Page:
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Shop Local – Day 28 of the Zero Waste Challenge

Shop Local – Day 28 of the Zero Waste Challenge

31 Day Zero Waste Challenge

Last Updated on April 10, 2020

Most of the products available on store shelves are made overseas. When things are made far away from you, they have to travel a long ways to make it onto store shelves. This can incur higher carbon emissions.

It won’t be possible to buy everything local, but today, I challenge you to support your local community and buy locally made products when possible.

Shop Local - Day 28 of the Zero Waste Challenge from www.goingzerowaste.com #zerowaste #ecofriendly #gogreen #sustainable #zerowastechallenge #challenge #sustainablelivingchallenge #shoplocal #shopsmall #supportsmallbusinesses

It’s day twenty eight of the zero waste challenge! There are only three more days of the challenge left: Congrats for getting this far!

The beginning of the challenge is focused on simple swaps like bringing your own water bottle and bags to the grocery store.

The second phase of the challenge is focused on lifestyle changes like learning to make your own snacks, decluttering your life the zero waste way, and conserving natural resources.

Now, we’re into the third phase of the challenge. The activism phase.

The phase where you get to get a little outside of yourself and work on bringing change at a whole new level.

(I will say a couple of posts are out of order. We had an activism post earlier in the challenge and we’ll have a lifestyle change in this section, but you can forgive me, right!? Thanks 🙂

Today we’re talking about shopping locally.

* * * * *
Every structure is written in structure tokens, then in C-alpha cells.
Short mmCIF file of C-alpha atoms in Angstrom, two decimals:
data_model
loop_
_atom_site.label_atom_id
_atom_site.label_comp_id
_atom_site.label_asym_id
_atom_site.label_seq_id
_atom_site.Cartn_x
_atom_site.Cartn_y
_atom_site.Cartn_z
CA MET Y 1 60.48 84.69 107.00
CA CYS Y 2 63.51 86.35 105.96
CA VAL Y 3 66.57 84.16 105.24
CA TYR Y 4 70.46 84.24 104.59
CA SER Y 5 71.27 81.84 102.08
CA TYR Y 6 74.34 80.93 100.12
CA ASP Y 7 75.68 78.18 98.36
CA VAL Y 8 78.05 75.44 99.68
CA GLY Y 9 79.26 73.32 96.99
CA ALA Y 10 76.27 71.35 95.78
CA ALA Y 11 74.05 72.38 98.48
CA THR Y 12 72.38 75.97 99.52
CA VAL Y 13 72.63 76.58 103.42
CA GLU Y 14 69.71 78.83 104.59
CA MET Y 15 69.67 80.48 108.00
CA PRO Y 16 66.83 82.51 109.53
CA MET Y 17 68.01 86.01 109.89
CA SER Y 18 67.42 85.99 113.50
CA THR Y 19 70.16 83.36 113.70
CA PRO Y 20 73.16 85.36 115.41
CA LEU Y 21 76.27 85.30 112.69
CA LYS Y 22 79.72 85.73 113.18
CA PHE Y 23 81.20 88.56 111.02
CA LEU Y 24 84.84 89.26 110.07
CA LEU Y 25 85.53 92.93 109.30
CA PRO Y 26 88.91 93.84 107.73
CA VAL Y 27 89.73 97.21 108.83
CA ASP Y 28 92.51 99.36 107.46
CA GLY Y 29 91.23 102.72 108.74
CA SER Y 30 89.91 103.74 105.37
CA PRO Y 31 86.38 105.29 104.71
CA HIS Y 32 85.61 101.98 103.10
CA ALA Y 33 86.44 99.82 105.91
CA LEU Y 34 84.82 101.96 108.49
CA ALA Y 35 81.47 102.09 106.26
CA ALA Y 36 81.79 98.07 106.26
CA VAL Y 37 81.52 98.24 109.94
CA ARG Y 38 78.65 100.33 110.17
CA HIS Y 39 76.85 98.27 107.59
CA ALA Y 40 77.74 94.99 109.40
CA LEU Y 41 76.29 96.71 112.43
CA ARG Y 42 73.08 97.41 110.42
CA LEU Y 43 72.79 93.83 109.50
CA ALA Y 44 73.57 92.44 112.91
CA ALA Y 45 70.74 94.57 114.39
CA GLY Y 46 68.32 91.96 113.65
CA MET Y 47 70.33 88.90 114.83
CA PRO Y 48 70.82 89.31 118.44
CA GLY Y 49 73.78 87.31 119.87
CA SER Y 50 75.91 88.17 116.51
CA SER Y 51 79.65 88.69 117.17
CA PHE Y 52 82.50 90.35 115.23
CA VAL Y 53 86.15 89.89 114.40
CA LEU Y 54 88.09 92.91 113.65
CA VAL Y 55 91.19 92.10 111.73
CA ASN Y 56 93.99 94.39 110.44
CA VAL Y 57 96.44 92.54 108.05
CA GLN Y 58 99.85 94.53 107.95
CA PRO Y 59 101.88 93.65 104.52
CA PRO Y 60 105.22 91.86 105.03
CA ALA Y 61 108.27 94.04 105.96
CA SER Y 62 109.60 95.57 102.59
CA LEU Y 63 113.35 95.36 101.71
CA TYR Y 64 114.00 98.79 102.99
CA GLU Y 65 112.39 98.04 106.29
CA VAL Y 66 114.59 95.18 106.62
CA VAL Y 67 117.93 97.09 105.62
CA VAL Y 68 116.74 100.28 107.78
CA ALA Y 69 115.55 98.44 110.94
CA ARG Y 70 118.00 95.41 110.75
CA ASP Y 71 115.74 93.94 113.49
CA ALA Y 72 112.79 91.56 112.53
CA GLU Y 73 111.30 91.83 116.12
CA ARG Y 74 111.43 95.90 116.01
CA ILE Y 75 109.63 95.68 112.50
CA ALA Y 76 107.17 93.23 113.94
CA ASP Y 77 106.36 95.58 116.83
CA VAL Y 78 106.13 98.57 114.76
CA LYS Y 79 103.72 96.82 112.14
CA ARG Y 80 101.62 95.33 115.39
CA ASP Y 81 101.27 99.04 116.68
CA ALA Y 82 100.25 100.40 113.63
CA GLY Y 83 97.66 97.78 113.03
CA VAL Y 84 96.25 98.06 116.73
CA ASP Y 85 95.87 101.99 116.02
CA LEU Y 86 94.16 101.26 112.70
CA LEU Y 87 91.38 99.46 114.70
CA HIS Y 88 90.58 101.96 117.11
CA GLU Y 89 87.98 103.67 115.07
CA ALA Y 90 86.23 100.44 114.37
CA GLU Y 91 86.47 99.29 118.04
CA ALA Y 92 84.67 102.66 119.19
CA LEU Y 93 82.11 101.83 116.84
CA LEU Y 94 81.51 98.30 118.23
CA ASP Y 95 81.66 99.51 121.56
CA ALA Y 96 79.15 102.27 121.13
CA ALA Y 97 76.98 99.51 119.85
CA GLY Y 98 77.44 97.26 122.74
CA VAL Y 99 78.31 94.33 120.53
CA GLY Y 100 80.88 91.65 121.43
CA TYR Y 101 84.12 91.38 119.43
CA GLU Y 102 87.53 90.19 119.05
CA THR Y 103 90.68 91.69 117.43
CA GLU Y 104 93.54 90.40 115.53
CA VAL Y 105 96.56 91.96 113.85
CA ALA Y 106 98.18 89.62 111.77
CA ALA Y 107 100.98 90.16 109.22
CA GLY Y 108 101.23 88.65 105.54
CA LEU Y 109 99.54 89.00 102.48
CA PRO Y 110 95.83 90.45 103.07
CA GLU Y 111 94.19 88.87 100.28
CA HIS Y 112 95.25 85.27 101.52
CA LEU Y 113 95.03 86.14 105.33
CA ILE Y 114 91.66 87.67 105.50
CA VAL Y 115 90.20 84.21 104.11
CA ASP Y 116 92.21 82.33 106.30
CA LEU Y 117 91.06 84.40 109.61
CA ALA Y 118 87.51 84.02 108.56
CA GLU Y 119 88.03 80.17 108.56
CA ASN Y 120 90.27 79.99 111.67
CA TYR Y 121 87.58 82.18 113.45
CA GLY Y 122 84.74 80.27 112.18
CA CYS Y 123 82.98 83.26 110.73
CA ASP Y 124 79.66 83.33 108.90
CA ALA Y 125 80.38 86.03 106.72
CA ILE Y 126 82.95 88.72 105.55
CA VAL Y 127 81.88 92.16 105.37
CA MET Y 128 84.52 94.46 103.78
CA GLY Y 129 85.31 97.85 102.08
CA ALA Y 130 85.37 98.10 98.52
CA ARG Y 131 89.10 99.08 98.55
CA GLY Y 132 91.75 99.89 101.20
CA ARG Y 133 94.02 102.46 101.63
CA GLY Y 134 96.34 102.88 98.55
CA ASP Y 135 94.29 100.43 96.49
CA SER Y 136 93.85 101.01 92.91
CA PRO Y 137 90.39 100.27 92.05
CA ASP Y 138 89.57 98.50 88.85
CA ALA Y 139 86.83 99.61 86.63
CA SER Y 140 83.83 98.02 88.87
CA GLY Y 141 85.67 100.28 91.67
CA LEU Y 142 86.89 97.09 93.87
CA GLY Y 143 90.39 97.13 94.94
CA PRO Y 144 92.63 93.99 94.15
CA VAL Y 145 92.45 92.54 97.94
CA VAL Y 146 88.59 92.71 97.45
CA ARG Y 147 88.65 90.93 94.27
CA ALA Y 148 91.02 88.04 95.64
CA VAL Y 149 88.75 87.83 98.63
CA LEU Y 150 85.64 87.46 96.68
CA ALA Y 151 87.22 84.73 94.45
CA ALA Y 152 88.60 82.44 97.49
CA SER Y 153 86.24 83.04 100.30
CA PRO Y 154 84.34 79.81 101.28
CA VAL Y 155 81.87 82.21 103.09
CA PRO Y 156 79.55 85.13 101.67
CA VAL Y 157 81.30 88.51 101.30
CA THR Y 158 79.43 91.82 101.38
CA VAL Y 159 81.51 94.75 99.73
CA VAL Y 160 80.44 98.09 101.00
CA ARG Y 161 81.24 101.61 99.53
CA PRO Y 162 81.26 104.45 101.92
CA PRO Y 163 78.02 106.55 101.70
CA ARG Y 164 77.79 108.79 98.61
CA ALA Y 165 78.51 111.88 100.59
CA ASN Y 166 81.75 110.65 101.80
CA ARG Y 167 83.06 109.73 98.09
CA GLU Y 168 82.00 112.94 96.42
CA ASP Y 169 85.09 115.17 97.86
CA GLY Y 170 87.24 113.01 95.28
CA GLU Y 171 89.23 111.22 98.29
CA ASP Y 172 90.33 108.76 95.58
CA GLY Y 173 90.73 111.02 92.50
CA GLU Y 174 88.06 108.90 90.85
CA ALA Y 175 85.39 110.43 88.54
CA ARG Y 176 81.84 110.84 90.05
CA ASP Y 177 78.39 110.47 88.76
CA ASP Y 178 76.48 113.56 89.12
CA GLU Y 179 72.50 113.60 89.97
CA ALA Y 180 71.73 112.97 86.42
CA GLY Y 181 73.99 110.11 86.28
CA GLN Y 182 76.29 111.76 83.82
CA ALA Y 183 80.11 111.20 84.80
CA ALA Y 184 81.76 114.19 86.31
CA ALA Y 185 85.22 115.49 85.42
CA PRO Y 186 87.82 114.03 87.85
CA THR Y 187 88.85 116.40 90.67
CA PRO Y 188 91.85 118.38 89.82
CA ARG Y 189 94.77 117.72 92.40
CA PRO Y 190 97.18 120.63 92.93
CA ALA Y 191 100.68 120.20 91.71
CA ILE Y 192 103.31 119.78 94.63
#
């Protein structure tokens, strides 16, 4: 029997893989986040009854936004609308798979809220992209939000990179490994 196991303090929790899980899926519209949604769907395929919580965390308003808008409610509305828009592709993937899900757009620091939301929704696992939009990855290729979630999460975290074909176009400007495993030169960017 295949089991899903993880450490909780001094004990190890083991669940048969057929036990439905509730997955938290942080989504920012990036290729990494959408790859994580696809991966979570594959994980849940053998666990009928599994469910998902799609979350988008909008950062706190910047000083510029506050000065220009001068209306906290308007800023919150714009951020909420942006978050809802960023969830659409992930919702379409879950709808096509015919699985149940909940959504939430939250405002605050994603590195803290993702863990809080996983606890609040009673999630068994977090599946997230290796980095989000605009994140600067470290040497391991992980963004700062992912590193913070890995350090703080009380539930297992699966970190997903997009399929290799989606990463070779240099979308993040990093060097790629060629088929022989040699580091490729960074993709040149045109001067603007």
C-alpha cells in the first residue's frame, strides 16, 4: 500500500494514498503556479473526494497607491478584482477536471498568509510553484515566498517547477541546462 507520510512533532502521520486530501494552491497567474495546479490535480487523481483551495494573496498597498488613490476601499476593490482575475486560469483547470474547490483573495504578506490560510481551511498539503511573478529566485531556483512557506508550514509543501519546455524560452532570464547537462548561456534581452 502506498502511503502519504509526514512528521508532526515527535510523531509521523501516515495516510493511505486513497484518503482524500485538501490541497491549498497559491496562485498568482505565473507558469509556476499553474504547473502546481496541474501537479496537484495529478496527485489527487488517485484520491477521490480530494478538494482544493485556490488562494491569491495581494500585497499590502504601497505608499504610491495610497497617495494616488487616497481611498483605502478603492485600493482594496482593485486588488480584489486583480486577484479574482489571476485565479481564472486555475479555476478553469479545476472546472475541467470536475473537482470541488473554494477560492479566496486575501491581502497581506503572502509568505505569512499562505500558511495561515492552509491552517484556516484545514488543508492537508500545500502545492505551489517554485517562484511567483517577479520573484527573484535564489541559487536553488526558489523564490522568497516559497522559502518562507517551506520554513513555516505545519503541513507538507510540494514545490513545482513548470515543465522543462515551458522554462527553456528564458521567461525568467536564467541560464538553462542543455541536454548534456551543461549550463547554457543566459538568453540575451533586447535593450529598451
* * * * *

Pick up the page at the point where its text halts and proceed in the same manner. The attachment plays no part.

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the problem:

Often times when we buy things, they might come from overseas or really far away maybe it’s clothing rack made in China or tomatoes during winter that came from Mexico.

If you buy summer produce in the dead of winter, it’s most likely coming from the opposite hemisphere, so by living local, we’re buying things that come from our immediate vicinity.

Whenever things are transported from far away, it uses a lot of emissions. By buying things closer, it uses fewer emissions.

This is great for both the environment and supporting local members of your community.

Whenever you’re shopping for food, go for a local farmers market. They’ll have the freshest, locally grown produce around, all package free.

If you’re shopping for things, like soap, candles or handmade goods, there are typically a lot of people in your community who are really crafty you can purchase from and support.

I recommend doing a quick search online to see what’s available near you.

If you’re searching for handmade soap, for example, type that into the search bar, then your city (ex: handmade soap in your city). You might be surprised at what pops up.

You can also try Etsy and find makers who live close to your vicinity.

At the very least, you’ll know the product is handcrafted with love and care, and your purchase will help support a small business.

I encourage you to also go to local flea markets and see what stands pop up – a lot of great local businesses don’t always have the strongest online presence.